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GSOC project structure

Nihal Singh edited this page May 17, 2018 · 6 revisions

This page contains a suggested outline with explanations for how to handle an accepted GSOC project from the time of acceptance to the final evaluation and beyond. We've tried using Trello for keeping track of things and for 2018 are taking in a step deeper with a GSOC column on a Trello roadmap with a step-by-step checklist. We naturally also use GitHub heavily along with our forum.

GitHub

GitHub serves two purposes. One is simply storing the produced code in a suitable location, another is keeping a GitHub project board to manage tasks for the given GSOC project.

There are two main GitHub organizations involved, which may grow in the future

  • Terasology - this organization holds all Terasology modules, and content-focused projects will tend to affect one or more module repos. The GitHub project board for these projects should be defined under this org.
  • MovingBlocks - this holds anything not a module, like the engine itself and a variety of libraries and infrastructure related repos. Any project that mostly affects the engine, our infrastructure, and so on should go under this org.

The Project Board

Kanban has become a typical way to organize software development and GitHub offers a basic board you can use with the process, including some nice automated extras like closed PRs going to a "Done" column.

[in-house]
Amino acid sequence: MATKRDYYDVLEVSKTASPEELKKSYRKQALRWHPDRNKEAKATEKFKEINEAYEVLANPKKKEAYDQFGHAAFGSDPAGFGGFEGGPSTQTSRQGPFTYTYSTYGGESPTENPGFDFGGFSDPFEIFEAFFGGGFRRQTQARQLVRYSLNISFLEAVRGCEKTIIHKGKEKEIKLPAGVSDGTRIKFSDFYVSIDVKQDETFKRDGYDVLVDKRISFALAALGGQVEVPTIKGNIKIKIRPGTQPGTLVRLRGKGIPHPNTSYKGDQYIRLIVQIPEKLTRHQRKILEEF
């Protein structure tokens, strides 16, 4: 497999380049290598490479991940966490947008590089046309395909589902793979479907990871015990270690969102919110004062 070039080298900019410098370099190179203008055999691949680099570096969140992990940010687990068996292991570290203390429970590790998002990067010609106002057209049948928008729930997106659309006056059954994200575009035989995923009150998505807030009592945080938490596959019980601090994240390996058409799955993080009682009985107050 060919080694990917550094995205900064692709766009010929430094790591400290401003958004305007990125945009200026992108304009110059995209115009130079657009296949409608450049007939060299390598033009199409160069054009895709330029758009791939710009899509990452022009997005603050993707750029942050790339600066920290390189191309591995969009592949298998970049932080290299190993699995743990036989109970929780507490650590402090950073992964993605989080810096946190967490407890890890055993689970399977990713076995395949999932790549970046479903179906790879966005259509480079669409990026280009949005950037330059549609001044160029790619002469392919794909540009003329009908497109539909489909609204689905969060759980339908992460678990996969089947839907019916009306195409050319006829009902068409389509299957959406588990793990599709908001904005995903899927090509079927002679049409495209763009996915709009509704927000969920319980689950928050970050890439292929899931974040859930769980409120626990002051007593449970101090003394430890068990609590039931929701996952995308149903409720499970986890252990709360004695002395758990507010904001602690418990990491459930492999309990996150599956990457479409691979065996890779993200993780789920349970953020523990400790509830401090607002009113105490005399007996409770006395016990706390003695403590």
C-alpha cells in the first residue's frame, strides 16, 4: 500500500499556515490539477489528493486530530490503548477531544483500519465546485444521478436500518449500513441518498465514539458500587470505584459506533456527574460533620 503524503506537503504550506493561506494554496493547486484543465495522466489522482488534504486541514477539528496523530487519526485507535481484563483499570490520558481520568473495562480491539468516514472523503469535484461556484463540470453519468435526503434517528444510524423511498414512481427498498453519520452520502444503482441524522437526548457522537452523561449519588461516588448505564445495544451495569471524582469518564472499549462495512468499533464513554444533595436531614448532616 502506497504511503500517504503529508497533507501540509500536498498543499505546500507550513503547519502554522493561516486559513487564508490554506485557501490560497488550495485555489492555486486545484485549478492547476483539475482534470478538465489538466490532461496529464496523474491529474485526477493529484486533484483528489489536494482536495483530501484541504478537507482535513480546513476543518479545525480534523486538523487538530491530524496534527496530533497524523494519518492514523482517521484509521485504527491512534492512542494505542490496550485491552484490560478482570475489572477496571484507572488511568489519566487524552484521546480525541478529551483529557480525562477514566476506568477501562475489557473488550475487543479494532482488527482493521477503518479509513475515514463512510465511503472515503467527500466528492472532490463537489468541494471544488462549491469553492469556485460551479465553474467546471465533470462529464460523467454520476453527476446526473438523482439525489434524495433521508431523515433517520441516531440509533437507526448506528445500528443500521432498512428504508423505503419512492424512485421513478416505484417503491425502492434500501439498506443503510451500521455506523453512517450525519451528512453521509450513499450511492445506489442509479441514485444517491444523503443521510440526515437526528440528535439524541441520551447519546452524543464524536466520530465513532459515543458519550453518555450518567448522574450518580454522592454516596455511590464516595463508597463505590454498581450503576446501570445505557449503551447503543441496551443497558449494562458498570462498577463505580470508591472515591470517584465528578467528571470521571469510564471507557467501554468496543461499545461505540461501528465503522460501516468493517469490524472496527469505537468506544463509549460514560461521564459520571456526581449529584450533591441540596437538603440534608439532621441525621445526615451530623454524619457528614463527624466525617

We're trying to use that process to track GSOC projects. This is not necessarily a mandatory requirement if the student + mentor team are more comfortable with a different tool instead, such as Trello. Talk it out if needed. But ideally most/all projects will follow the standard making it easier to keep track.

During the bonding period when projects have been announced the board should be created, populated, and finalized in its initial form toward the end of the bonding period / very early work period. During the work period it should be reviewed regularly, mostly during the weekly meetings, to make sure goals remain realistic. Expect plans to change and cards to move around between months, get moved out to the backlog or even go out of the project entirely if reaching those tasks becomes unrealistic.

Extras such as stretch goals from the proposal should start in the backlog and only be moved to a month when there is available space. As the project approaches the end create an "Outbox" column for features that have been cut from the main project but may be desirable in the future.

GitHub project boards have a progress bar that counts cards in the columns flagged as todo, in progress, and done. This progress bar should be filling up nicely toward the end, especially as the backlog is being emptied out (worked or moved to the Outbox). Be sure the Outbox column is not marked for any kind of automation, as it isn't meant to be counted toward the project status.

Some steps to be sure to get done to the project board

  • Start with the automated kanban template board. This results in three automated columns (as per May 2018)
  • Configure the board to be publicly viewable with org members having write access (Menu -> ... -> Settings)
  • Rename the default "ToDo" column to "Backlog" (since there will be multiple todo columns)